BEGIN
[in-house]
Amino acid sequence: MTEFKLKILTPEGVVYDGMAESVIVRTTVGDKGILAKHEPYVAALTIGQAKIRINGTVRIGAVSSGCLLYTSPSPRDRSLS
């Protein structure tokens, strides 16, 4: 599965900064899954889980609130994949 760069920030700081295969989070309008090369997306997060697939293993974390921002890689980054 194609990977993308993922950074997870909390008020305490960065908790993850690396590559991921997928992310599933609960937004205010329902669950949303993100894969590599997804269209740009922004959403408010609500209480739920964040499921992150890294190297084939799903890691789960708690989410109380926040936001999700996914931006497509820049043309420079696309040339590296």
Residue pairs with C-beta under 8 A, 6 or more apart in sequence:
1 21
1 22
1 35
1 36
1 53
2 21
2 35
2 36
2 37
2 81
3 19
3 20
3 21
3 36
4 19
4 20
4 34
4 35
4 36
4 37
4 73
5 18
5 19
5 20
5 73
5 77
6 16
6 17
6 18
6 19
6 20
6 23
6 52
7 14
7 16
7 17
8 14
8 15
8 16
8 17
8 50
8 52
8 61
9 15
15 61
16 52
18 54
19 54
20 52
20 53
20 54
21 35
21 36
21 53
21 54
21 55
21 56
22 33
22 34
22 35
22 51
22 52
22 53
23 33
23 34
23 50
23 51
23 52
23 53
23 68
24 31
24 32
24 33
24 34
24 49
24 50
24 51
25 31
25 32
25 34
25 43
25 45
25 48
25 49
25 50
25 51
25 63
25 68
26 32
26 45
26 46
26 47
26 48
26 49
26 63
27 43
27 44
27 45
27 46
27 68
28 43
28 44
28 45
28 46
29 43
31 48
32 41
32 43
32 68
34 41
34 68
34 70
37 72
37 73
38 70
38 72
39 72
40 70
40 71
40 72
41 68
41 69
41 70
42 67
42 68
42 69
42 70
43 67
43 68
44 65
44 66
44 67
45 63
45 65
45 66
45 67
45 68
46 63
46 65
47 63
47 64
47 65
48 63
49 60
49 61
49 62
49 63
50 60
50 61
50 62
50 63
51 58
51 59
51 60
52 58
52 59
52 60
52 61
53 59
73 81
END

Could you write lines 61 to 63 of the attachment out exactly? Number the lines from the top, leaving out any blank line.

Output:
21 56
22 33
22 34